The Gemara asks: And what difference is there between the different verb conjugations? But didnโ€™t the school of Rabbi Yishmael teach a verbal analogy with regard to leprosy of houses? The verse states: โ€œAnd the priest shall return [veshav]โ€ (Leviticus 14:39), and another verse with regard to the priestโ€™s visit seven days later states: โ€œAnd the priest shall come [uva] and lookโ€ (Leviticus 14:44). This returning and this coming have the same meaning and one can therefore derive by verbal analogy that the halakha that applies if the leprosy had spread at the conclusion of the first week applies if it had spread again by the end of the following week. If a verbal analogy can be derived between two different terms, it can certainly be derived from two conjugations of the same term. And furthermore, let us derive the halakha from the term โ€œand he is guilty,โ€ written with regard to the defiling of the Temple or its sacrificial foods, as it is written: โ€œAnd he is ritually impure and he is guiltyโ€ (Leviticus 5:2), which is a verbal analogy between identical terms.

ืืžืจ ืจื‘ ืคืคื ื“ื ื™ืŸ ื•ืืฉื ื•ืžืฆื•ืช ื”ืณ ืžืŸ ื•ืืฉื ื•ืžืฆื•ืช ื”ืณ ืืžืจ ืœื™ื” ืจื‘ ืฉื™ืžื™ ื‘ืจ ืืฉื™ ืœืจื‘ ืคืคื ื•ื ื™ืœืฃ ื•ืืฉื ื•ื ืฉื™ืืช ืขื•ืŸ ืžืŸ ื•ืืฉื ื•ื ืฉื™ืืช ืขื•ืŸ

Rav Pappa says: One derives the meaning of: โ€œAnd he is guilty,โ€ and: โ€œThe commandments of the Lordโ€ (Leviticus 5:17), which are written with regard to a provisional guilt-offering, from the meaning of: โ€œAnd they are guilty,โ€ and: โ€œThe commandments of the Lordโ€ (Leviticus 4:13), which are written with regard to the unwitting communal sin-offering. The phrase: The commandments of the Lord, is not written with regard to the sliding-scale offering. Rav Shimi bar Ashi said to Rav Pappa: Let us derive the meaning of: โ€œAnd he is guilty and bearing of iniquityโ€ (see Leviticus 5:1, 4), from the meaning of: โ€œAnd he is guilty and bearing of iniquityโ€ (Leviticus 5:17).

ืืœื ืืžืจ ืจื‘ ื ื—ืžืŸ ื‘ืจ ื™ืฆื—ืง ื“ื ื™ืŸ ื•ืืฉื ื•ืžืฆื•ืช ื”ืณ ืืฉืจ ืœื ืชืขืฉื™ื ื” ืžื•ืืฉื ื•ืžืฆื•ืช ื”ืณ ืืฉืจ ืœื ืชืขืฉื™ื ื” ื•ืืœ ื™ื•ื›ื™ื— ืฉืžื™ืขืช ืงื•ืœ ื•ื‘ื™ื˜ื•ื™ ืฉืคืชื™ื ื•ื˜ื•ืžืืช ืžืงื“ืฉ ื•ืงื“ืฉื™ื• ืฉืœื ื ืืžืจ ื‘ื”ื ื•ืืฉื ื•ืžืฆื•ืช ื”ืณ ืืฉืจ ืœื ืชืขืฉื™ื ื”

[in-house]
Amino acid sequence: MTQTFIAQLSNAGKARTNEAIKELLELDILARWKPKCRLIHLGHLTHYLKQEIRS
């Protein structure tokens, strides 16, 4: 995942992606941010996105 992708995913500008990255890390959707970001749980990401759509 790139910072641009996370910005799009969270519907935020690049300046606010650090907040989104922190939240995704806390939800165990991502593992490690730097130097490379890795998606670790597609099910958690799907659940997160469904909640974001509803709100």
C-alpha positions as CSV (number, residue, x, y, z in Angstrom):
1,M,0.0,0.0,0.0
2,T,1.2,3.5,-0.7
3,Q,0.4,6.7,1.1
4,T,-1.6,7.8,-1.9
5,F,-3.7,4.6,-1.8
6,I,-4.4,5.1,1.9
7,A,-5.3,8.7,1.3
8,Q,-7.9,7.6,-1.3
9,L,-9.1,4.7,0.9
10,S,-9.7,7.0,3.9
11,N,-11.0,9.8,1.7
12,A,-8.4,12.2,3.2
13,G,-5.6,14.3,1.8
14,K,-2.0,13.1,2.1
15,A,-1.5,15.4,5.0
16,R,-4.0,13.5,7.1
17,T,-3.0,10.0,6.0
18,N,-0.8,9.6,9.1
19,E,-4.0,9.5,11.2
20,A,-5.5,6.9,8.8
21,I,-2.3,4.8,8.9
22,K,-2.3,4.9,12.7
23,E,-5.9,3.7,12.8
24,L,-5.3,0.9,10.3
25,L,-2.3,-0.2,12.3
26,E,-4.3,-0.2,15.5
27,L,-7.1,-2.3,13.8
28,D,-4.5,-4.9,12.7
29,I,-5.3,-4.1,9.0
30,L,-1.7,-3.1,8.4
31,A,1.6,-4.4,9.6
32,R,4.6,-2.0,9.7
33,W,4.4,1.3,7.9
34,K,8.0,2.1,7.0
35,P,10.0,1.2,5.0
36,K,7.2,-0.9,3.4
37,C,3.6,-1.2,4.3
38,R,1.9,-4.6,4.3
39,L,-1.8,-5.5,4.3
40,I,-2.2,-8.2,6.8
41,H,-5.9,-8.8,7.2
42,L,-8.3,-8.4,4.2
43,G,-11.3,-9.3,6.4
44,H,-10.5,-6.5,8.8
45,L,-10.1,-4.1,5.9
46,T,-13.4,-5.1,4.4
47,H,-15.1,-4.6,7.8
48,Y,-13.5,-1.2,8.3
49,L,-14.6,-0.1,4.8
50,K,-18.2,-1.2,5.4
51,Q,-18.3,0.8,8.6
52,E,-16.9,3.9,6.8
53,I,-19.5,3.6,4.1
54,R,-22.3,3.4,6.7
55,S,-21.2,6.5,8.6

Rather, Rav Naแธฅman bar Yitzแธฅak says: One derives the meaning of โ€œand he is guiltyโ€ and โ€œthe commandments of the Lord that shall not be doneโ€ written with regard to a provisional guilt-offering, from the meaning of: โ€œAnd he is guilty,โ€ and: โ€œThe commandments of the Lord that shall not be doneโ€ (Leviticus 4:27), written with regard to a fixed sin-offering. And the cases of hear-ing of a voice, i.e., an oath of testimony, and a statement of the lips, i.e., an oath on an utterance, and the defiling of the Temple or its sacrificial foods, for which one is liable to bring a sliding-scale offering, shall not prove otherwise, as it is not stated concerning them: And he is guilty, and: The commandments of the Lord that shall not be done.

ืžืชื ื™ืณ ืื™ืŸ ื—ื™ื™ื‘ื™ืŸ ืขืœ ืฉืžื™ืขืช ืงื•ืœ ื•ืขืœ ื‘ื™ื˜ื•ื™ ืฉืคืชื™ื ื•ืขืœ ื˜ื•ืžืืช ืžืงื“ืฉ ื•ืงื“ืฉื™ื• ื•ื”ื ืฉื™ื ื›ื™ื•ืฆื ื‘ื”ื ื“ื‘ืจื™ ืจื‘ื™ ื™ื•ืกื™ ื”ื’ืœื™ืœื™ ืจื‘ื™ ืขืงื™ื‘ื ืื•ืžืจ ื”ื ืฉื™ื ื—ื™ื™ื‘ ื‘ื›ื•ืœืŸ ื—ื•ืฅ ืžืฉืžื™ืขืช ื”ืงื•ืœ ืฉื”ืžืœืš ืœื ื“ืŸ ื•ืœื ื“ื ื™ืŸ ืื•ืชื• [ืœื ืžืขื™ื“ ื•ืœื ืžืขื™ื“ื™ืŸ ืื•ืชื•]

MISHNA: The court is not liable for issuing a ruling with regard to hearing of a voice, i.e., a false oath of testimony taken by a witness who refuses to testify on behalf of a litigant who demands that he testify, or for an utterance of the lips, i.e., a false oath stated about some matter, or for the defiling of the Temple or its sacrificial foods. And the status of the king is like that of the court, and he is exempt from bringing an offering in those cases; this is the statement of Rabbi Yosei HaGelili. Rabbi Akiva says: The king is liable in all of those cases except for the case of hearing of a voice, and even in that case, his exemption is not intrinsic to the mitzva. Rather, it is for technical reasons, as the king neither judges others nor do others judge him; he does not testify nor do others testify against him. Therefore, a demand that he testify is not applicable.

ื’ืžืณ ืืžืจ ืขื•ืœื ืžืื™ ื˜ืขืžื ื“ืจื‘ื™ ื™ื•ืกื™ ื”ื’ืœื™ืœื™ ืืžืจ ืงืจื ื•ื”ื™ื” ื›ื™ ื™ืืฉื ืœืื—ืช ืžืืœื” ื›ืœ ืฉืžืชื—ื™ื™ื‘ ื‘ืื—ืช ืžืชื—ื™ื™ื‘ ื‘ื›ื•ืœืŸ ื•ืฉืื™ืŸ ืžืชื—ื™ื™ื‘ ื‘ืื—ืช ืื™ืŸ ืžืชื—ื™ื™ื‘ ื‘ื›ื•ืœืŸ

GEMARA: Ulla said: What is the reason for the opinion of Rabbi Yosei HaGelili? It is as the verse states with regard to a sliding-scale offering: โ€œAnd it shall be when he shall be guilty of one of these mattersโ€ (Leviticus 5:5), indicating that anyone who becomes liable in every one of the instances for which one brings a sliding-scale offering becomes liable in all of those instances; and anyone who does not become liable in every one of the instances to bring a sliding-scale offering does not become liable in any of those instances. Since the king is exempt from taking an oath of testimony, he is exempt in the other cases as well.

ื•ืื™ืžื ืžืชื—ื™ื™ื‘ ื‘ืื—ืช ืžื”ืŸ ื•ืืฃ ืขืœ ืคื™ ืฉืื™ืŸ ืžืชื—ื™ื™ื‘ ื‘ื›ื•ืœืŸ

The Gemara asks: Why say this? And say an alternative interpretation of the verse: Anyone who becomes liable in any one of these instances brings a sliding-scale offering, and this is the halakha even though he does not become liable in all of them.

ืืœื ื˜ืขืžื ื“ืจื‘ื™ ื™ื•ืกื™ ื”ื’ืœื™ืœื™ ืžื”ื›ื ื“ืชื ื™ื ื”ื™ื” ืจื‘ื™ ื™ืจืžื™ื” ืื•ืžืจ ื ืืžืจ

Rather, the reason for the opinion of Rabbi Yosei HaGelili is from here, as it is taught in a baraita that Rabbi Yirmeya would say: It is stated: